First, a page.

Stellar Still Births Revealed
Researchers have discovered that brown dwarfs may well be stellar ‘miscarriages’ that should be treated as a
separate class of celestial body in addition to stars and planets. To date, they had been merely regarded as stars which were below normal size. Brown dwarfs (BDs) are what scientists call objects which populate the galaxies apart from the stars. Unlike the latter, they cannot develop high-yield hydrogen fusion, as in the interior of our sun, due to their low mass (less than about eight percent of the sun’s mass). However, in addition to this, brown dwarfs and stars also seem to be different in their ‘mating behavior.’
Stars often occur in pairs, which dance around each other. The intimacy of this dance, however, varies a great deal. Sometimes the gap is smaller than one radius of the Earth’s orbit (also known as Astronomical Unit or AU). However, sometimes the two partners can keep apart by many thousands of AUs. “Things are different with brown dwarfs,” astrophysicist Ingo Thies of the Bonn Argelander Institute of Astronomy at the University of Bonn explains. “The orbital radiuses of BD pairs are cut off above about 15 AUs; BD pairs with greater distances are the exception.”
What is more, there are hardly any mixed pairs consisting of suns and brown dwarfs — far fewer than expected. This phenomenon is also known as brown dwarf desert. “According to the classical model there ought not to be these differences,” Professor Pavel Kroupa of the Argelander Institute explains. “According to this, both brown dwarfs and stars ought to emerge from interstellar clouds of gas which become concentrated because of the attraction of their mass. But, if this was the case, these celestial bodies should behave in similar ways.”
Despite this contradiction, the astronomic community has previously stuck to the theory of a joint origin. However, Ingo Thies and Pavel Kroupa have now shown empirically for the first time that brown dwarfs must be seen as a class of objects which is separate from the stars. “For this we analyzed the masses of newly born stars,” Ingo Thies explains. “This revealed a jump in the distribution of mass which makes the division in the stellar population apparent.”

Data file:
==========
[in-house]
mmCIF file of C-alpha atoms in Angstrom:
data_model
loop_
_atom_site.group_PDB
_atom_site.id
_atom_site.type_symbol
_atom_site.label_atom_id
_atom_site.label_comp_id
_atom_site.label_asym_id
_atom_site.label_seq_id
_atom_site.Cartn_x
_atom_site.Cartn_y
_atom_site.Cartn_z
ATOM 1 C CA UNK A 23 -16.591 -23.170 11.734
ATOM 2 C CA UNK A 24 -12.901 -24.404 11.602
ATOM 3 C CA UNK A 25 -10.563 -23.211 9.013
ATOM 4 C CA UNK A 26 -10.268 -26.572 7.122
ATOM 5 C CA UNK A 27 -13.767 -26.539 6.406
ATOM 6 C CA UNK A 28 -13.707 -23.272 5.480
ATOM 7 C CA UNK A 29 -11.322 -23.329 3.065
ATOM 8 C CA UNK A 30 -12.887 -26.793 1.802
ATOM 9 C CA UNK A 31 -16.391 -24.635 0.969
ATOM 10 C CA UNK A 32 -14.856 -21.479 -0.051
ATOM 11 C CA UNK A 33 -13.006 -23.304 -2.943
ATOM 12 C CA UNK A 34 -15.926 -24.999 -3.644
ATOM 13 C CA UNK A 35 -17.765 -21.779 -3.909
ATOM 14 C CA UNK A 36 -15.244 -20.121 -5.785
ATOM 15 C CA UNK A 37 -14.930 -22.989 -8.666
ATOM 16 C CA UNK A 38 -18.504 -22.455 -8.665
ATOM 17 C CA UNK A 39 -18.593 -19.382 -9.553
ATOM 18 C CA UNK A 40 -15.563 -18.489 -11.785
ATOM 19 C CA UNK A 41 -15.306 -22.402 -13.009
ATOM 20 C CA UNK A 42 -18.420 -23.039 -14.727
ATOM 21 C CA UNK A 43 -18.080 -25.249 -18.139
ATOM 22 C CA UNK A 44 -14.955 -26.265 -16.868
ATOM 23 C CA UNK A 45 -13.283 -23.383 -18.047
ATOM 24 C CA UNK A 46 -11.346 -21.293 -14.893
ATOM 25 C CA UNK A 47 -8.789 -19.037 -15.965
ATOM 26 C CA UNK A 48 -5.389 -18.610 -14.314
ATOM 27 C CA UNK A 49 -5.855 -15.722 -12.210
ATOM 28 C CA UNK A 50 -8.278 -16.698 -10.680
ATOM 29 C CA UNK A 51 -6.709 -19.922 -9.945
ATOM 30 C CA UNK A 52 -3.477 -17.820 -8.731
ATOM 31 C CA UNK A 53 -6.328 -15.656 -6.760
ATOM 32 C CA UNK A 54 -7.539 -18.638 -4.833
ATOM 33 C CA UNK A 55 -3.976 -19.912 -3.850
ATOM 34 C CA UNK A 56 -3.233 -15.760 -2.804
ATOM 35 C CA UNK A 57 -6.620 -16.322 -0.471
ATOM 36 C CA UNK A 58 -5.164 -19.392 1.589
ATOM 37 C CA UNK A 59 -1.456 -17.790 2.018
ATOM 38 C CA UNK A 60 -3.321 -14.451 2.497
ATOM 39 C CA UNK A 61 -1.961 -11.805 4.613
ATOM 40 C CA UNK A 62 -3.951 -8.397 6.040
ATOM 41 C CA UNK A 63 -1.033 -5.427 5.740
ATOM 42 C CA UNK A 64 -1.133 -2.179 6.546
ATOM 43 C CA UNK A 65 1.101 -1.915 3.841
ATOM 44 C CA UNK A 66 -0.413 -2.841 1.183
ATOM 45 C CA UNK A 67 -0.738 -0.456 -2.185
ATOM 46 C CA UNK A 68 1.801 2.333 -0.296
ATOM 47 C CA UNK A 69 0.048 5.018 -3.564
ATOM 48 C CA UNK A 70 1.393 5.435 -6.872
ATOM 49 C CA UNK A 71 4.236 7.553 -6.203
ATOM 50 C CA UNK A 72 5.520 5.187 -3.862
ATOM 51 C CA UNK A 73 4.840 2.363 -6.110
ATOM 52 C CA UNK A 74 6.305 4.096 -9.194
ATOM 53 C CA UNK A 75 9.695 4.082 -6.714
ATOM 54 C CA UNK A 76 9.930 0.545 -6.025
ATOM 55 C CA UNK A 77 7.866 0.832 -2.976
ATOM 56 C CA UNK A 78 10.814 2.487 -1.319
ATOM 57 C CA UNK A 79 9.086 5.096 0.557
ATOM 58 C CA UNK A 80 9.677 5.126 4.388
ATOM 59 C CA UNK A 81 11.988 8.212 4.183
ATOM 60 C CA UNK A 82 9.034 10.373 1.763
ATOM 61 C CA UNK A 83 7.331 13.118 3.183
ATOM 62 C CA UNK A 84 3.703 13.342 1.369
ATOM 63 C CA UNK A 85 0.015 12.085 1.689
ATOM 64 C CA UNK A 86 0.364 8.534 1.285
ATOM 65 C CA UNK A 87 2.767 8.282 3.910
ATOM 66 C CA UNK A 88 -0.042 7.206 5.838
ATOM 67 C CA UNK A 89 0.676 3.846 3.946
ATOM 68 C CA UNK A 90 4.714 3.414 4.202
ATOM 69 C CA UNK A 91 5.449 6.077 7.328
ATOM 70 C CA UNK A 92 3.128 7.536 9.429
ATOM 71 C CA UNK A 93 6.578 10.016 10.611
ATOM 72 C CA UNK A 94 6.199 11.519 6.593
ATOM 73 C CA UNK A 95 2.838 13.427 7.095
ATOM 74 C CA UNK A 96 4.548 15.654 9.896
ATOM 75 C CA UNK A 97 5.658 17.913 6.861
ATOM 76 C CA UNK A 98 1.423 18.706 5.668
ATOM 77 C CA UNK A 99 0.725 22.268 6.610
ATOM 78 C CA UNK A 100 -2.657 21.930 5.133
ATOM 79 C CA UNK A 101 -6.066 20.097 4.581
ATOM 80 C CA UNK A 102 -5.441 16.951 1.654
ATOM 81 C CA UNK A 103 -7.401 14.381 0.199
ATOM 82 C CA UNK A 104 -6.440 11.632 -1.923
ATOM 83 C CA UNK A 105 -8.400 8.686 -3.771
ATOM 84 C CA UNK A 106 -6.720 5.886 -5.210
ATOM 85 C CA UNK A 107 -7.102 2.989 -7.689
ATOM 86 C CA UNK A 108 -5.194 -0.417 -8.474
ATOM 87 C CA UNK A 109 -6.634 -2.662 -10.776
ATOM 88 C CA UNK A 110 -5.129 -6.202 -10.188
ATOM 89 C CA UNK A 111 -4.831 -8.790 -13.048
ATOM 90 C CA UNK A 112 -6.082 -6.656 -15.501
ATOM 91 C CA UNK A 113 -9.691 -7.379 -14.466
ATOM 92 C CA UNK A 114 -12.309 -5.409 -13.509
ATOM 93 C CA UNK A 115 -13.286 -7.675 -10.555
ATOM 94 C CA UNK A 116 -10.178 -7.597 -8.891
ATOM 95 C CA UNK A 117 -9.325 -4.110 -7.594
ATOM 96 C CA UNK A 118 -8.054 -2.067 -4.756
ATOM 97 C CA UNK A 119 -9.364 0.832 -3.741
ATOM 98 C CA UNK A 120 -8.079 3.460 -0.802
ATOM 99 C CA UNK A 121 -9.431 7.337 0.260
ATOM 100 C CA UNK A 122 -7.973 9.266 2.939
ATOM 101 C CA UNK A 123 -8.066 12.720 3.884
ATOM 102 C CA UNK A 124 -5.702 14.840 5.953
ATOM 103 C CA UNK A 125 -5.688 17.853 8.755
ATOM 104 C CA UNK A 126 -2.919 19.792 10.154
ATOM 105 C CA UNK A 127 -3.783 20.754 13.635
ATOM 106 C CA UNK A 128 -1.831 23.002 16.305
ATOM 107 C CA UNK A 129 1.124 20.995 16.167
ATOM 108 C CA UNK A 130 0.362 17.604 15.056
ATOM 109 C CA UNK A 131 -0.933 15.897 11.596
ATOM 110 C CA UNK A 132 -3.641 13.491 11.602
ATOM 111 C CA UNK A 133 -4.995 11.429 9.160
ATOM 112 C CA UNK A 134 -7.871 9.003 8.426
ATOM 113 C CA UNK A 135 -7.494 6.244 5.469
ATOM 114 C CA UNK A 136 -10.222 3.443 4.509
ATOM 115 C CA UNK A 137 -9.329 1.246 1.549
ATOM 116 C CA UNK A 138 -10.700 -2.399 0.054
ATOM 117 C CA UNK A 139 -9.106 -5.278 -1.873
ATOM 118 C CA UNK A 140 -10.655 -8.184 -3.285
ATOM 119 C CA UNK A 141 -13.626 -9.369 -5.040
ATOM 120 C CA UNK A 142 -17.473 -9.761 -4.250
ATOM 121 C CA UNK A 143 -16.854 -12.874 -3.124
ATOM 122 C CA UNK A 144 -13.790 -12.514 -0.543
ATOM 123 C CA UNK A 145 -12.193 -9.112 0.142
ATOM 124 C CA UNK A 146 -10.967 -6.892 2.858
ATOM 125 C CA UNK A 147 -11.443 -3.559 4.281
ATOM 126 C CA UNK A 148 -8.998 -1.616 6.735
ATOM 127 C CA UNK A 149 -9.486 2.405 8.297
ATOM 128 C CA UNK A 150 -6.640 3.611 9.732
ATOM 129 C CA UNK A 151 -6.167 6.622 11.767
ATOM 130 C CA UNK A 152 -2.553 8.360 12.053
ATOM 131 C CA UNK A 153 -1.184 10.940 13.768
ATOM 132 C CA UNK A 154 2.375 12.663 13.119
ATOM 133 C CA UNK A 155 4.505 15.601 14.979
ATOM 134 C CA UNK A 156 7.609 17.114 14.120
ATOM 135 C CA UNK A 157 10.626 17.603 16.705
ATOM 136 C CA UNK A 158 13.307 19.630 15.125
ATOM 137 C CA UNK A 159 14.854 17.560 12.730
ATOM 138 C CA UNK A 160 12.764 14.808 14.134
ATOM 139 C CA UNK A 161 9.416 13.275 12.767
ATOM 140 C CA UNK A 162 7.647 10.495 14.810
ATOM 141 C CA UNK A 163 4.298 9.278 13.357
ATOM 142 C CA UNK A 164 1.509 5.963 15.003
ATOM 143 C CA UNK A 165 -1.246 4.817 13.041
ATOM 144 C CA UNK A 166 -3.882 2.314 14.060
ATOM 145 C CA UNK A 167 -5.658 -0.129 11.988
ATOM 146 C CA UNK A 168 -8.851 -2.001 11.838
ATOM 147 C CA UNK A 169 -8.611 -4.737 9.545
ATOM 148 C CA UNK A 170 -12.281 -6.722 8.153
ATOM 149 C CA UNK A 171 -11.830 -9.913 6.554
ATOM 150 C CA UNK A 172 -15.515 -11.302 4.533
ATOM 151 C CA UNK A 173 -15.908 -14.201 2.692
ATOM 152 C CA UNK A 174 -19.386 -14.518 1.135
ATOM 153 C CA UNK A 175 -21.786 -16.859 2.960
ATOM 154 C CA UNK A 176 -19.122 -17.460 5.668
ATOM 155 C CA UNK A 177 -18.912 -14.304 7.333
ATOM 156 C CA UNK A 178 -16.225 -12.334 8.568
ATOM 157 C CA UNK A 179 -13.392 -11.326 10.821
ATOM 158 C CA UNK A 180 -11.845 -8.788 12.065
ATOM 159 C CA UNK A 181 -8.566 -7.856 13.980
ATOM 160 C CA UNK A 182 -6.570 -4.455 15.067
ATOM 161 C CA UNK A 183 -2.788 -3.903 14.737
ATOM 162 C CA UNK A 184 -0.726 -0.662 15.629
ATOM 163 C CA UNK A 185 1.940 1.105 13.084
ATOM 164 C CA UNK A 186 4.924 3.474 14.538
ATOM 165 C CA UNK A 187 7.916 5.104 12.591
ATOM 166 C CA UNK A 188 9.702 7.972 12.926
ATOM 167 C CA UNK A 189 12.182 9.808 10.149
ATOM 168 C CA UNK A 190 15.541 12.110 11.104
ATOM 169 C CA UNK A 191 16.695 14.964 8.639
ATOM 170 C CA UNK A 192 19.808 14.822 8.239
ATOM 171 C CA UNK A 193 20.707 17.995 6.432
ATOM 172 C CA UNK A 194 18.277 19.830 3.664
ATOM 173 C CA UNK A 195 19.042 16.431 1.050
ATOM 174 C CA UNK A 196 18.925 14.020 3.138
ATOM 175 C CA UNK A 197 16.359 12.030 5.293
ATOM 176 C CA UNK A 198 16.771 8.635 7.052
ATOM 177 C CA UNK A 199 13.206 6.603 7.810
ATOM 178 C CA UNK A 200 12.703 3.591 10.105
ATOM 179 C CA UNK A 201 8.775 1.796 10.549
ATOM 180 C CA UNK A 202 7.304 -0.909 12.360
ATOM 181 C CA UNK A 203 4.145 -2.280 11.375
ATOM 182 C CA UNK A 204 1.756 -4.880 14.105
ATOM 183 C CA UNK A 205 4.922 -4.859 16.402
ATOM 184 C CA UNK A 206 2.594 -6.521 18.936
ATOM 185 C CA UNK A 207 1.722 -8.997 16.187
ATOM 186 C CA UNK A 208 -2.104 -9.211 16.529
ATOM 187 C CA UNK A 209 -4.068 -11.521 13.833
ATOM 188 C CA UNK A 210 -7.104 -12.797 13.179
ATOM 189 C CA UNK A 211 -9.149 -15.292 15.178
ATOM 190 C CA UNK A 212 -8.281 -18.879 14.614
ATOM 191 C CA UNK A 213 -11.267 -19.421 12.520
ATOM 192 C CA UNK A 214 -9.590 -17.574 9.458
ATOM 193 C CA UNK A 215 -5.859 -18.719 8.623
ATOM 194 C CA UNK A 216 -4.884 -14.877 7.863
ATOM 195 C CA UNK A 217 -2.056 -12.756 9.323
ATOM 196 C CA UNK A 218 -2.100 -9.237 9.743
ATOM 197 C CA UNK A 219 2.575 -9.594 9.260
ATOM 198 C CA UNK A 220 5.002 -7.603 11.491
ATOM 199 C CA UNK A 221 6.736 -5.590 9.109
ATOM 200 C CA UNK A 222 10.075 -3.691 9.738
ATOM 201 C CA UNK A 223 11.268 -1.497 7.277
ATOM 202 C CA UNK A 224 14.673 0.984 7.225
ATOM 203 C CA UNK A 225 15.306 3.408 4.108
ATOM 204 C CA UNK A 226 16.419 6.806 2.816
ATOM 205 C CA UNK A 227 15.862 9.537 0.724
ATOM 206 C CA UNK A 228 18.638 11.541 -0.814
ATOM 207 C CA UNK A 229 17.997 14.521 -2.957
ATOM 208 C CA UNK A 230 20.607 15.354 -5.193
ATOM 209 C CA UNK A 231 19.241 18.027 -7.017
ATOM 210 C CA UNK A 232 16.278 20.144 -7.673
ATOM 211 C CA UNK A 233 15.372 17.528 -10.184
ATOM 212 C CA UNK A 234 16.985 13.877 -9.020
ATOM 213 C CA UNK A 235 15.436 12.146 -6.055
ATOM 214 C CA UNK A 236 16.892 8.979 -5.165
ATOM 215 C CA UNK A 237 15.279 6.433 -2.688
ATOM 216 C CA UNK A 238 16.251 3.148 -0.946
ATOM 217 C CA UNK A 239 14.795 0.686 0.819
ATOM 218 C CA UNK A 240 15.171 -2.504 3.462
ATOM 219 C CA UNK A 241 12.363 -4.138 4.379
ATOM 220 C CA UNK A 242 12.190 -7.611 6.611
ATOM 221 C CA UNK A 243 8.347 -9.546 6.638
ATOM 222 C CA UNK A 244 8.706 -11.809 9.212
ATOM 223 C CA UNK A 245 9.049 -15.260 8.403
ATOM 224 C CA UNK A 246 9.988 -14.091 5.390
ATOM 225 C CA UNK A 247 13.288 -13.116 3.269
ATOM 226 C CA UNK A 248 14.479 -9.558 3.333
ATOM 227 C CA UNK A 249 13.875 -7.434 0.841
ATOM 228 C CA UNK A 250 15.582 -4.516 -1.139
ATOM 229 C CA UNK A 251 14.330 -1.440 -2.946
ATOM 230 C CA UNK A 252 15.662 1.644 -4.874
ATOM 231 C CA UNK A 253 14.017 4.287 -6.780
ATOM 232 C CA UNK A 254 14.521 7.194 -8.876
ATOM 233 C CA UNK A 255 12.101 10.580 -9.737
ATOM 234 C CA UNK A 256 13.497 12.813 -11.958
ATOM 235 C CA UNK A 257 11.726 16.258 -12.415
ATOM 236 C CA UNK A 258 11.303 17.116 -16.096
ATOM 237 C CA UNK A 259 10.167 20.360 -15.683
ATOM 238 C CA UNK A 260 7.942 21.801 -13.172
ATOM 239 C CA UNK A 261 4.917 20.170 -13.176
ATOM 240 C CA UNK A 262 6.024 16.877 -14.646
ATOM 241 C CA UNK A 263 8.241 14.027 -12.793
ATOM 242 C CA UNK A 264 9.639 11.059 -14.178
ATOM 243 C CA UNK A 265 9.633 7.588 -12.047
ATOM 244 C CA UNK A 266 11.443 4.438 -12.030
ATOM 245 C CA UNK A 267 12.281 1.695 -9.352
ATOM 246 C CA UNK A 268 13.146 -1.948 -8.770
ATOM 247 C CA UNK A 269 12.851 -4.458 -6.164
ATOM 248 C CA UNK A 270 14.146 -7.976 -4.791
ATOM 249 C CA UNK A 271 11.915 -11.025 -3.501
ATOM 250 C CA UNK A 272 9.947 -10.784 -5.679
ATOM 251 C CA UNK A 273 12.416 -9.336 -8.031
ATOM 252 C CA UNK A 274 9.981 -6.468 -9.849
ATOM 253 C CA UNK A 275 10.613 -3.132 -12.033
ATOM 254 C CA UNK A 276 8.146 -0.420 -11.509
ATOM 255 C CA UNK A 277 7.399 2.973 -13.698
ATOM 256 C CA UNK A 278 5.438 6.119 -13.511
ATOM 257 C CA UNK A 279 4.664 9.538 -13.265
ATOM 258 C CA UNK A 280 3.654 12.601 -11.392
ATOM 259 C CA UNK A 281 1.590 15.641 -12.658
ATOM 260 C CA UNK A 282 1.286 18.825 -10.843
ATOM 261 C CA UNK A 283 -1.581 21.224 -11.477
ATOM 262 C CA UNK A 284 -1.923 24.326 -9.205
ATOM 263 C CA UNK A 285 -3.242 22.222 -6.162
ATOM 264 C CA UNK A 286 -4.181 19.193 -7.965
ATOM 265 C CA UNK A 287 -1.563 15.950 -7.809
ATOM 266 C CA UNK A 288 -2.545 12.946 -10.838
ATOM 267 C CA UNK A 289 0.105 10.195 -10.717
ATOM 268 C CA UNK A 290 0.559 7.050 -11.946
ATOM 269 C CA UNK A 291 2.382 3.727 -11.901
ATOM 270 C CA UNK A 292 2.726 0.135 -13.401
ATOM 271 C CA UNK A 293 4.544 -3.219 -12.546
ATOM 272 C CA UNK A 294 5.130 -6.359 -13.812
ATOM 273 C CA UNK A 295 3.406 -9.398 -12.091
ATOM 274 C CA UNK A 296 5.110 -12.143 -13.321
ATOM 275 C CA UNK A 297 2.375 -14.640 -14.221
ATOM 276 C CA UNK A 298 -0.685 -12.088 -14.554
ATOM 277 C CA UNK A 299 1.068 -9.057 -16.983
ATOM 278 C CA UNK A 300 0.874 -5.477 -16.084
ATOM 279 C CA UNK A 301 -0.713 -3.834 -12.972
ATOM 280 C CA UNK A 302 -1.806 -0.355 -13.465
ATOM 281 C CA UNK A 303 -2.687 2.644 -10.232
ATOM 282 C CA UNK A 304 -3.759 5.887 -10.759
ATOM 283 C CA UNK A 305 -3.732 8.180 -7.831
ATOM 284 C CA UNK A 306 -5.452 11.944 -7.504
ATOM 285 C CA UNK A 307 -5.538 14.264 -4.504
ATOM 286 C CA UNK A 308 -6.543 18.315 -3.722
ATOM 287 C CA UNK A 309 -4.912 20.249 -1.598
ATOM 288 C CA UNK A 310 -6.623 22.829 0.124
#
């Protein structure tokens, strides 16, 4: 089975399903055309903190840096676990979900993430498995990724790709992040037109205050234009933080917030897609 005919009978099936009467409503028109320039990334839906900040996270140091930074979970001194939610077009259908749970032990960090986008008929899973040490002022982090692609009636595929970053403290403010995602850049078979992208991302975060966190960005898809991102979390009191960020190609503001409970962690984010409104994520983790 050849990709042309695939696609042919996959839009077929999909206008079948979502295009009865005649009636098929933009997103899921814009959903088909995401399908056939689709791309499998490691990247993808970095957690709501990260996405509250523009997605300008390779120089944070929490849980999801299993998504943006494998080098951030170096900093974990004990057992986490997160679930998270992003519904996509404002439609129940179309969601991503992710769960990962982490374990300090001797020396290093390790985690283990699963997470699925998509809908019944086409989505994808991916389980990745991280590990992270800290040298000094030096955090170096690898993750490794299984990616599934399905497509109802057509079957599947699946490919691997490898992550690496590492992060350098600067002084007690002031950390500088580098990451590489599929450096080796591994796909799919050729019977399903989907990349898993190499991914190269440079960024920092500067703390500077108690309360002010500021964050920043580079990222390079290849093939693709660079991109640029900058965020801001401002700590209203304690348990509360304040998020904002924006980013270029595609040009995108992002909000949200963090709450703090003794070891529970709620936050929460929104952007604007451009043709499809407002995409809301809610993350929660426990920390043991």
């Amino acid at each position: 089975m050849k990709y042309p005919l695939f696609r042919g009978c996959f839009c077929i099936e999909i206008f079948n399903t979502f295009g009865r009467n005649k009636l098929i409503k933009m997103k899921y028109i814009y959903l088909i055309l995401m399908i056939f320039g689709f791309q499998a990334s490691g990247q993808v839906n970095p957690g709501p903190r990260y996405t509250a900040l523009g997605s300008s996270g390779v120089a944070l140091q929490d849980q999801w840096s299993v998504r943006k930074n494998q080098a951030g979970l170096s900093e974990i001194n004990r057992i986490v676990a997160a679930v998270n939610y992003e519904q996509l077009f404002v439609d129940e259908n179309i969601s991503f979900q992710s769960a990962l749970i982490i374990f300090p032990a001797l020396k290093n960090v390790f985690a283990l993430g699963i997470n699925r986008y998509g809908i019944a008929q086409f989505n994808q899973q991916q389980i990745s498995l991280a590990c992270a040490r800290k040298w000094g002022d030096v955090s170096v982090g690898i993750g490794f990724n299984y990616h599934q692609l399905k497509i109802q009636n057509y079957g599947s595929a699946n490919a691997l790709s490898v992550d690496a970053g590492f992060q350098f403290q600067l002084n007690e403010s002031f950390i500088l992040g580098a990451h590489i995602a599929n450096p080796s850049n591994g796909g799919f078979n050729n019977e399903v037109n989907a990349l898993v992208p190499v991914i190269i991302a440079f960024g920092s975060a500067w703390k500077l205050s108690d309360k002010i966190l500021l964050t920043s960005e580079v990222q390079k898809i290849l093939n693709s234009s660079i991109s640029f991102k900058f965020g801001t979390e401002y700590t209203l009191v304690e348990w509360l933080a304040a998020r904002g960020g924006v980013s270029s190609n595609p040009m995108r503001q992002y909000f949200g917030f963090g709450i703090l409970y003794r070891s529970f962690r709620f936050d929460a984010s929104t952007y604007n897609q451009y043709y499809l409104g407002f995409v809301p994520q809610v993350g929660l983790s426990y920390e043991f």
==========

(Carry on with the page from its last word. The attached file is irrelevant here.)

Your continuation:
Death of an embryonic star
But how are brown dwarfs born? As long ago as 2001, the Danish researcher Bo Reipurth, Britain’s Cathie Clarke and the Spanish astronomer Eduardo Delgado-Donate had the idea that brown dwarfs could be interpreted as stellar ‘miscarriages:’ a system consisting of three embryonic stars disintegrates due to the mutual attraction of masses, and the lightest object is catapulted out of the system. The physical mechanism itself has long been known: even the U.S. light space probes Pioneer and Voyager were hurled off onto their voyage of no return by the planet’s gravity.
Another possibility would be that brown dwarfs form in the outermost regions of emergent stars and become separated from them. This can, for example, occur as the result of a close encounter with a third star. Since almost all stars are born in star clusters, such encounters are not unusual. It is also possible that both scenarios of cosmic miscarriages take place.
Both theories predict that brown dwarfs can only emerge at the birth of stars, which is similar to the situation with planets. Thus, there are presumably three quite different celestial bodies: planets, brown dwarfs and stars.
The researchers will be publishing their results in the journal Monthly Notices of the Royal Astronomical Society.